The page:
cbareport-dec12 - page 13

December 2012 CBA REPORT
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on second thought
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ewspaper wedding announce-
ments draw my eye, especially
those that tell a romantic tale
of how the loving relationship evolved
to commitment. I don’t even read them
with a cynical eye, despite my work with
those whose bonds are unraveling. But
I do wonder if those who preside over
marriage rituals today, or the wedding
partners themselves, exact the “until
death do us part” promise from each
other, as in days gone by?
Isn’t it fair to say that every promise
we make to another is conditioned on
underlying, often unspoken, assump-
tions? Even marriage vows. And if the
early life experiences of each party evoke
different, undisclosed, perhaps even
unrecognized, assumptions, then what?
These questions came to mind after a re-
cent conversation with mediation clients,
and it sparked this old memory:
As a very young child, I often woke
early on Sunday mornings to a silent
house, my older brothers still asleep. I’d
leave my bed and wander to the door of
my parents’ room where I would settle
down on the floor, waiting until I sensed
the time was right to knock and join
them under the covers. Sitting there, I
listened to their murmurings. Although
unable to detect recognizable words, I
could discern the voice of one and then
the other, and I imagined them close
to each other, warm and cozy. Talking
things over.
Many years later, I married a man
of Norwegian heritage, in whose child-
hood home talk was sparse. He grew up
well accustomed to silence. Hardly any
wonder that the early years of our mar-
riage brought disappointment for me in
the talking realm, and frustration for Len
at my persistent yearning for a greater
sharing of feelings. Yet now, one of my
fondest memories is of our Sunday morn-
ings, as our relationship evolved over
time (with some help from the “talking
cure”). Both early risers, once our oldest
was in his teens, we left our two younger
kids asleep in his charge, and shared
a nearby cozy restaurant nook for a
leisurely breakfast, a practice maintained
even after our nest was empty. We talked
of the week past and that ahead, or any
worry either of us needed to air. Not
always happy talk, I know, although now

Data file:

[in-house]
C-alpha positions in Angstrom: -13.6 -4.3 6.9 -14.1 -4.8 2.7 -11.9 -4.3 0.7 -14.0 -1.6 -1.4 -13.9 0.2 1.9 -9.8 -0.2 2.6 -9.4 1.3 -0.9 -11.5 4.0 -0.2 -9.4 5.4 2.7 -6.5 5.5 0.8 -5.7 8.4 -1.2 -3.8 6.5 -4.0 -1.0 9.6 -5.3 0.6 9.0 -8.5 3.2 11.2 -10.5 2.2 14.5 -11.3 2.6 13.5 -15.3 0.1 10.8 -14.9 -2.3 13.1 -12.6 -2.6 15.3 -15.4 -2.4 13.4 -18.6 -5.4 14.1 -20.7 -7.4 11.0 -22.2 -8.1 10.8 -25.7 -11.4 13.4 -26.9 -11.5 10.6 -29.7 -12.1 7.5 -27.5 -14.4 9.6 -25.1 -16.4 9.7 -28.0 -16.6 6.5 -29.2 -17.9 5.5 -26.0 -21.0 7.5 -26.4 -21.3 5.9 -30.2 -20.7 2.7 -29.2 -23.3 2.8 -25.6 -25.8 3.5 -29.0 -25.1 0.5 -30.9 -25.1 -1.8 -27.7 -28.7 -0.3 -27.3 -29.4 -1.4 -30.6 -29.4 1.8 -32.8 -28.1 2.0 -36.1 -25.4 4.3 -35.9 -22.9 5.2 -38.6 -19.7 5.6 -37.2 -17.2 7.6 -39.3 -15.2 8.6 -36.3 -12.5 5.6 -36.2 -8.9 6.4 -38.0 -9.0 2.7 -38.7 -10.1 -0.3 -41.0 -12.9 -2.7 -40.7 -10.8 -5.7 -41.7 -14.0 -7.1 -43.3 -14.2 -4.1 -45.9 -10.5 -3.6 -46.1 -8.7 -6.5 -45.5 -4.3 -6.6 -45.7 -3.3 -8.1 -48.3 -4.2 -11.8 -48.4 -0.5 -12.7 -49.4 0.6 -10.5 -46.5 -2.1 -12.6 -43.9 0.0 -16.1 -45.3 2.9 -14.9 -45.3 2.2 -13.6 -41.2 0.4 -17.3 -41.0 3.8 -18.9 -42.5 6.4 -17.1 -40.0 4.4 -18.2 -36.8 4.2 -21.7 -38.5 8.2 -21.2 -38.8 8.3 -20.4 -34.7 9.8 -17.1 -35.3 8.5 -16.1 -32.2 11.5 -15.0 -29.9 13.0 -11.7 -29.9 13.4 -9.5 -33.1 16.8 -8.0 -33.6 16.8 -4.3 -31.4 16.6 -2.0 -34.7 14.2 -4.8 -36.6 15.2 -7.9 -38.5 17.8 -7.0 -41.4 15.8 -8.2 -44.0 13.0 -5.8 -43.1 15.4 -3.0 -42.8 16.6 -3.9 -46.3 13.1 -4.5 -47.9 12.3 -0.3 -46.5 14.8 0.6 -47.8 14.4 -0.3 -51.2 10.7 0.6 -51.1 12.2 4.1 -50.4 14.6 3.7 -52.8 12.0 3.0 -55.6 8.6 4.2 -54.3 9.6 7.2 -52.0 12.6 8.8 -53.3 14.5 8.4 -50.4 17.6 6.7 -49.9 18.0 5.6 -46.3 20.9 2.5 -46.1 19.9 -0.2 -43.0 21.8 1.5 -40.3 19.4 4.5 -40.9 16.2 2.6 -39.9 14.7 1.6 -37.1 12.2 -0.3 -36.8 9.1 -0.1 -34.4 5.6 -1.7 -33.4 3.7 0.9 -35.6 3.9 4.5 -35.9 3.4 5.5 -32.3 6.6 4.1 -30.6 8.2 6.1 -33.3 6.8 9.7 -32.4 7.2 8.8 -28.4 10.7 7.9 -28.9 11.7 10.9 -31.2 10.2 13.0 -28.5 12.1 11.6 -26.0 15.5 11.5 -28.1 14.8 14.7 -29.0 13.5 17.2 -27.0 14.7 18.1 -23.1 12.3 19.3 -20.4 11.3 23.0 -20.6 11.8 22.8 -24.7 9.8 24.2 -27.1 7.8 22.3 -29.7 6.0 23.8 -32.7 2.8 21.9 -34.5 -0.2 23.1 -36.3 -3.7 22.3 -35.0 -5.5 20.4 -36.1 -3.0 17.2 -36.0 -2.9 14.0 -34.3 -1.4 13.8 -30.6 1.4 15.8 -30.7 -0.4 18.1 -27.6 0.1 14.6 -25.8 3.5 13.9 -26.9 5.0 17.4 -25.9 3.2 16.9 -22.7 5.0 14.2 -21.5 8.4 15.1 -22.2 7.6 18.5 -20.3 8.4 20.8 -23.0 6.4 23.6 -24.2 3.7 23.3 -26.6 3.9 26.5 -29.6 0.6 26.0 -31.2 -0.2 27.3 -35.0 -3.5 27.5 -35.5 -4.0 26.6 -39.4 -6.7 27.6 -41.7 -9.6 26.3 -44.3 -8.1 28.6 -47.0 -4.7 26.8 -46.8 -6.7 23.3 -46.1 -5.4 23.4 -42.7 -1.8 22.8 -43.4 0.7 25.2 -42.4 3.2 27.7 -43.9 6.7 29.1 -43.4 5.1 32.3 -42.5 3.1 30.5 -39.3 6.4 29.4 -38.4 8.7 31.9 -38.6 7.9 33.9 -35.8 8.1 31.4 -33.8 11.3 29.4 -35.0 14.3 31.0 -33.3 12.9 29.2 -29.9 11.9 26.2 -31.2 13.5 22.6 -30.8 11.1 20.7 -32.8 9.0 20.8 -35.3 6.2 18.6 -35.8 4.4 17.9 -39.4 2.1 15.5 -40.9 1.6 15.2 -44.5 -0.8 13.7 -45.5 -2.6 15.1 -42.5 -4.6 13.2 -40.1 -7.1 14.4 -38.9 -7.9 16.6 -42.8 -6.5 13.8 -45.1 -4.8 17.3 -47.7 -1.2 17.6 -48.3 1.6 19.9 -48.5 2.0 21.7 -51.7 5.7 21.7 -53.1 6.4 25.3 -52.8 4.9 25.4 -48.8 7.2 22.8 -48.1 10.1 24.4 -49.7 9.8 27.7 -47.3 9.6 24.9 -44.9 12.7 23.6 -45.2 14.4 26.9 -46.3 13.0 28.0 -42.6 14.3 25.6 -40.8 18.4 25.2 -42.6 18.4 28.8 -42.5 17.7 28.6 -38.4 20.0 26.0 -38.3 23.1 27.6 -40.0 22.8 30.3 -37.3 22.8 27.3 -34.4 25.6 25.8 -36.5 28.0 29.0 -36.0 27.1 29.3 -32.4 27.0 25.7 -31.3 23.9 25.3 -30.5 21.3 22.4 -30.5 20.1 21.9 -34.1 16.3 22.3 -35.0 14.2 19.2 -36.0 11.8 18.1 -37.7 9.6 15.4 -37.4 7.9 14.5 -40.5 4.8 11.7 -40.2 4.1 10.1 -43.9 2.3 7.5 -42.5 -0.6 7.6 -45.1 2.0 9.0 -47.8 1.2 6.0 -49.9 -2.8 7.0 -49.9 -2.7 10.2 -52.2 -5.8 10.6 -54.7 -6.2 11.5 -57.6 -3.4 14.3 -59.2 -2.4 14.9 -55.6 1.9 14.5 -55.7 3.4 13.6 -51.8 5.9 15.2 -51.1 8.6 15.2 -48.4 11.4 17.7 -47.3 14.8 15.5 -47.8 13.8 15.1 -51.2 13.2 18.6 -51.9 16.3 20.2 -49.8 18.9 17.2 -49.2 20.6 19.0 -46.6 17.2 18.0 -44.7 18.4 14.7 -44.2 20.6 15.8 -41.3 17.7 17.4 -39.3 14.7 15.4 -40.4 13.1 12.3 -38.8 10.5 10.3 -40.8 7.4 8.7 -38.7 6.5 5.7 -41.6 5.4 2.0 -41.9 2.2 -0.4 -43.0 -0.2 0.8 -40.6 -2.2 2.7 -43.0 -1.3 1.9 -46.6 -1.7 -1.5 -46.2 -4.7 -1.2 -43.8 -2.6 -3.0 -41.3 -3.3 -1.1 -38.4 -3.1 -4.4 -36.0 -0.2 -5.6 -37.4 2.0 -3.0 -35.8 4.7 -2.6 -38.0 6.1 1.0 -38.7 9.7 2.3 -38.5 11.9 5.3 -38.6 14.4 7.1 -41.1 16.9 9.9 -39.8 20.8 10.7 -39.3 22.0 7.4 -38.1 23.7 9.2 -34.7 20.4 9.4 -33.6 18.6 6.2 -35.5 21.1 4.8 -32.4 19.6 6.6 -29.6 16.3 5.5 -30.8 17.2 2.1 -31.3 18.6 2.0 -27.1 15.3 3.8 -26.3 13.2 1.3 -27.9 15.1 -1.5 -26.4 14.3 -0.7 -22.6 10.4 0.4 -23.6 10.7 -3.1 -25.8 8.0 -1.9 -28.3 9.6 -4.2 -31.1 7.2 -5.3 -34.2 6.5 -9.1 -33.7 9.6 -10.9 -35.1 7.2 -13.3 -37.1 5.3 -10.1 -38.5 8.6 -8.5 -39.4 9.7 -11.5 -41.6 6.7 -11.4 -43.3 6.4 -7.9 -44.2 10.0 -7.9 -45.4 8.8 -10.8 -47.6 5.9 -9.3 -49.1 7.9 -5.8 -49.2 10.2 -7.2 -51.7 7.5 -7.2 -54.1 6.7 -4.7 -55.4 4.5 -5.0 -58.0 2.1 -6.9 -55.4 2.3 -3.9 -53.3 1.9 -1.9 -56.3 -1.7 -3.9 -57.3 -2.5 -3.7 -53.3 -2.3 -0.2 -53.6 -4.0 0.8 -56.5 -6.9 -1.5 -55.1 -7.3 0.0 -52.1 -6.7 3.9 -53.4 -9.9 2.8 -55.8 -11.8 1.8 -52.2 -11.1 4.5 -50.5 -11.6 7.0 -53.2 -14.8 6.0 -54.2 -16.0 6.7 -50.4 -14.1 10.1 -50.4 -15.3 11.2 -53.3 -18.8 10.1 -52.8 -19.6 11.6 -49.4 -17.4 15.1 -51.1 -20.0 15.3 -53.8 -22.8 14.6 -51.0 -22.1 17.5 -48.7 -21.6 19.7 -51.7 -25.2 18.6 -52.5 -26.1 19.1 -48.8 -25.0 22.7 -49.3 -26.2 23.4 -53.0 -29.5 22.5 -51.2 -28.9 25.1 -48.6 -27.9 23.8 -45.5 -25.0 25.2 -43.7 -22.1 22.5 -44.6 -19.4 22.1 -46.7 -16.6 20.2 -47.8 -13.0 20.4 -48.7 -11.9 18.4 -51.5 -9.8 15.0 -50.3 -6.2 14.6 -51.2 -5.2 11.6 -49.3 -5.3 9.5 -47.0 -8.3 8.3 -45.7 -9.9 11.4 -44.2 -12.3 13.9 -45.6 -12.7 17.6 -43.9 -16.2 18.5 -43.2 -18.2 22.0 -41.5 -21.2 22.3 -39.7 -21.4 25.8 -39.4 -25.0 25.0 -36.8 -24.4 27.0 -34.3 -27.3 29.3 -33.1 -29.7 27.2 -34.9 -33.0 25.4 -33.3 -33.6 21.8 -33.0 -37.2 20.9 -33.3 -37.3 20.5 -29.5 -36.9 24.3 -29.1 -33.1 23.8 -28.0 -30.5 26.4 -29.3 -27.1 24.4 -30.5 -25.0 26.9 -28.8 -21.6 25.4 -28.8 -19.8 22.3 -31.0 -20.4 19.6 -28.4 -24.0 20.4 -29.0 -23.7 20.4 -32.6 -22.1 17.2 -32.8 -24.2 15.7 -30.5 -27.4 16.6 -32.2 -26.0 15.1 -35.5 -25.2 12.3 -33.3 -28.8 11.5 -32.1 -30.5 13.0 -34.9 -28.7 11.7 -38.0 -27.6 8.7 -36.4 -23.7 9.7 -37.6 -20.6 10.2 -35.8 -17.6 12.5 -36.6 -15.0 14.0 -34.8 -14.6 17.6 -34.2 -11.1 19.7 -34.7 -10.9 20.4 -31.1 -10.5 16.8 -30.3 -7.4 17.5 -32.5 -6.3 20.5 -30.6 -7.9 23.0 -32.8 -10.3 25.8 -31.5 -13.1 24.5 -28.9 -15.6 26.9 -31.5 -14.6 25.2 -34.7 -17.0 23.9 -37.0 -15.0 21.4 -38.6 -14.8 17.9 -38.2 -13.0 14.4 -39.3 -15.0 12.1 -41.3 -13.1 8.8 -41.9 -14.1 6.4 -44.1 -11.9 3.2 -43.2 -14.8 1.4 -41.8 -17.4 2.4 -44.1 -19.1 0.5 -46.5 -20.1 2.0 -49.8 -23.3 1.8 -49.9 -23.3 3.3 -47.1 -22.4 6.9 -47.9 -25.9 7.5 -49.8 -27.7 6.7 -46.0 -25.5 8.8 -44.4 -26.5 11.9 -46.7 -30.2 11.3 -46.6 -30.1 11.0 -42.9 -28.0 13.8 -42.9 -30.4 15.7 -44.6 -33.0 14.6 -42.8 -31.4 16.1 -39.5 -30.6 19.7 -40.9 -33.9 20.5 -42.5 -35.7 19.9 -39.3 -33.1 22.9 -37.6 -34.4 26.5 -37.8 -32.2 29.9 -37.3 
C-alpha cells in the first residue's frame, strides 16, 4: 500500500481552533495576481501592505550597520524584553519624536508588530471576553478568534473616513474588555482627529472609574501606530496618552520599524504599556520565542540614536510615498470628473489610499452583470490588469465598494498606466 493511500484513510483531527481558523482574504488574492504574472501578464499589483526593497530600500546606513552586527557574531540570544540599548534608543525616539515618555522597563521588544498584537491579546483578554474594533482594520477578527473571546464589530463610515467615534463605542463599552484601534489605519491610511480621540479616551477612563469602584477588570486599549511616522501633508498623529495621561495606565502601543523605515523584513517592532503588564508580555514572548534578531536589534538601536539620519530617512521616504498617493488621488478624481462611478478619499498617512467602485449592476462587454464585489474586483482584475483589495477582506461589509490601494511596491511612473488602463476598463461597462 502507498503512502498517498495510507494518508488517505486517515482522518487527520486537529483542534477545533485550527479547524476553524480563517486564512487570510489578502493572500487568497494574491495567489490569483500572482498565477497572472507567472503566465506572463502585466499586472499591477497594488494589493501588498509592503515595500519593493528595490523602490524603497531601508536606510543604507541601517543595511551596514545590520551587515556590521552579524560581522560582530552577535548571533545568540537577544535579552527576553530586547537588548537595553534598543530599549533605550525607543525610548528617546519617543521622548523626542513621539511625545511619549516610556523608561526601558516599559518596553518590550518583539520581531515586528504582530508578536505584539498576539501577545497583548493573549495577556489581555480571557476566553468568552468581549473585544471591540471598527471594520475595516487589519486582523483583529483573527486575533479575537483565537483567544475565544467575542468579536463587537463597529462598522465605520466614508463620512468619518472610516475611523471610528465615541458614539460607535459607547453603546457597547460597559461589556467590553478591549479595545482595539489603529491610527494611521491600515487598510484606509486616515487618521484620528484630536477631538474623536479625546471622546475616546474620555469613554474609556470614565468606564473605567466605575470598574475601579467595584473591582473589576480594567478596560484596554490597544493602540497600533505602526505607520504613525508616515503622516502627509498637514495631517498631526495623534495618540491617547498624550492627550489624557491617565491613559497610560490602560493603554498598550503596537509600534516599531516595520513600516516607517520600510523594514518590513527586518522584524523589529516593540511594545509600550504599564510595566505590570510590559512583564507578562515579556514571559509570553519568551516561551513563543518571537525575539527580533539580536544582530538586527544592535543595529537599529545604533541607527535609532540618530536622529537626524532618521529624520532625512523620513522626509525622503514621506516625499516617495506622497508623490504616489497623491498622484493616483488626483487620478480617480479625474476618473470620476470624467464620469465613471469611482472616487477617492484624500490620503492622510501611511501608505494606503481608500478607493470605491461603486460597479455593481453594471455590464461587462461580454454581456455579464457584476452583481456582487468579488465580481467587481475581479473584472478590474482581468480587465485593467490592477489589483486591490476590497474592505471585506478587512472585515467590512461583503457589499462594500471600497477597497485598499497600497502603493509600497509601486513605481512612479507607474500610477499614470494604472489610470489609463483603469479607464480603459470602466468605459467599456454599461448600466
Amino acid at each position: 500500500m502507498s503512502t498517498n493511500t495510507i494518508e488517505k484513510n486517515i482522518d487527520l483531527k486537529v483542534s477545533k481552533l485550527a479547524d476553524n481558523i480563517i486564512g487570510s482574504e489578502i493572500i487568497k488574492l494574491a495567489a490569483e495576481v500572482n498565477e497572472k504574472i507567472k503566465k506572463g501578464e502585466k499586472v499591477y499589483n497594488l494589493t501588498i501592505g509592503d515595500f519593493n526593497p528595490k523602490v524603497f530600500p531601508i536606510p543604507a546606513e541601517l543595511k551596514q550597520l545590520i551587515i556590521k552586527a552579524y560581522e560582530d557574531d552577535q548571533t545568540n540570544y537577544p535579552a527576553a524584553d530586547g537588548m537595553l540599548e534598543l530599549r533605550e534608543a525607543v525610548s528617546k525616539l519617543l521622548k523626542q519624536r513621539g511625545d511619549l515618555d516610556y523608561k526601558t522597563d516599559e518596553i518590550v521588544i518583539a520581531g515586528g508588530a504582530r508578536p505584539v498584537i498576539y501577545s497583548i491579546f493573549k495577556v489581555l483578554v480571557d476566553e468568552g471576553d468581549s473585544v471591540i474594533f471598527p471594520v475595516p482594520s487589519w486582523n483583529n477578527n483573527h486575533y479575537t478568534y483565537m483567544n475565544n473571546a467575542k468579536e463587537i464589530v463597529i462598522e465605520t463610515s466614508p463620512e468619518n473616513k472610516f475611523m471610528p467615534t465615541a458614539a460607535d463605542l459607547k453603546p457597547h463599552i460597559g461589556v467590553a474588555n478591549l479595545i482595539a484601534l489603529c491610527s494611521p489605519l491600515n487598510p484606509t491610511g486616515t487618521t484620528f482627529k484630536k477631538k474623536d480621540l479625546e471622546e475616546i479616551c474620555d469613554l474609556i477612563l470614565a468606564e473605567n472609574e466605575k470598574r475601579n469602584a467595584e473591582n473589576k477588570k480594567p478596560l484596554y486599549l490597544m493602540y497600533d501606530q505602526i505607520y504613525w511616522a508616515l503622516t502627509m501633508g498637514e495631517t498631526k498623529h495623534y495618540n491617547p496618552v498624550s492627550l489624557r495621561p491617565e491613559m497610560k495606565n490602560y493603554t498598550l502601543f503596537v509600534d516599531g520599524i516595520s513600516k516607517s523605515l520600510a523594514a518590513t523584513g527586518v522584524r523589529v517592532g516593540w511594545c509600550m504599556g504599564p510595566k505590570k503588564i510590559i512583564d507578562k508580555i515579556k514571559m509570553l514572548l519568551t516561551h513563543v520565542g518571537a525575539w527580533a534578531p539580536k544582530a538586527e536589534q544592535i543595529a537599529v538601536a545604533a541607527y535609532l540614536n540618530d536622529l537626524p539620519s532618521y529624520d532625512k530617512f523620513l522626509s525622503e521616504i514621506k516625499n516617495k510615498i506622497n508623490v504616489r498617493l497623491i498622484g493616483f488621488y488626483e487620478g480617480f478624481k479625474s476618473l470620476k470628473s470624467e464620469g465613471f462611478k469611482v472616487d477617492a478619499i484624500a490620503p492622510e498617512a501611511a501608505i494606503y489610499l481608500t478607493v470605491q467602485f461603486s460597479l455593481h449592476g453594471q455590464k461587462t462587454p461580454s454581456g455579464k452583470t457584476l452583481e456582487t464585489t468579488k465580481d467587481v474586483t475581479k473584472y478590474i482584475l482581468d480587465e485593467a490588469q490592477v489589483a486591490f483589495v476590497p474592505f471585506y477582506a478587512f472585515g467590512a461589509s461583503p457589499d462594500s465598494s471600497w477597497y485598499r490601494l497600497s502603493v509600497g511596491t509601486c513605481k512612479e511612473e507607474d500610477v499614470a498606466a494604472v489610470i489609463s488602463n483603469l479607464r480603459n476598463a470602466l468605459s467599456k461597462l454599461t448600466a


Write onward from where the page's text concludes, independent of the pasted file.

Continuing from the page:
the memory is golden.
Back to the divorcing pair in my of-
fice: the husband was adamant that vows
spoken when they married bound them
to soldier on and maintain the marriage.
Neither had been unfaithful. There were
no violent arguments. But now they lived
as if brother and sister, with a pervasive
polite coolness. After a year of counsel-
ing, sometimes together, sometimes
alone, the wife reached an opposite
conclusion.
For complex reasons unique to each
couple contemplating this tortuous
decision, the underlying assumptions of
their marital promises for love, passion,
understanding and acceptance, some-
times are realized, sometimes not. Those
willing to do the hard work of unearth-
ing hidden expectations may successfully
reach new understandings and come to
honor rather than disparage or ignore
their differences.
This wife had carefully considered
her response to her husband’s determina-
tion to maintain the status quo, however
barren. She said:
Is it really the loving
thing to do? In terms of others, even if not
myself, would I be doing a good thing to
stay in the marriage? Does it help or hurt
us, or our children? I don’t want us to
model for them that this is what a mar-
riage should be. We may or may not find
new loving relationships, but I want them
to know that it is something that both of
their parents deserve, and that one day
they will as well.
Often what we witness in our homes
as children is what we come to expect, or
consciously decide to reject, in our adult
lives. I have known some who grew up a
witness to violence, or were plagued by
pervasive parental disapproval, and suc-
cessfully struggled to avoid replicating
these ways for their own families. Yet,
many times the cycle of abuse is perpetu-
ated.
What about a determination to per-
petuate a cycle of love?
Larsen is a senior mediator at the Center for
Resolution of Disputes. She received the 2007 John
P. Kiely Professionalism Award from the CBA, and
also served as CBA president in 1986-87. Her weekly
commentaries can be viewed at
A Promise
Not Kept
By Bea V. Larsen
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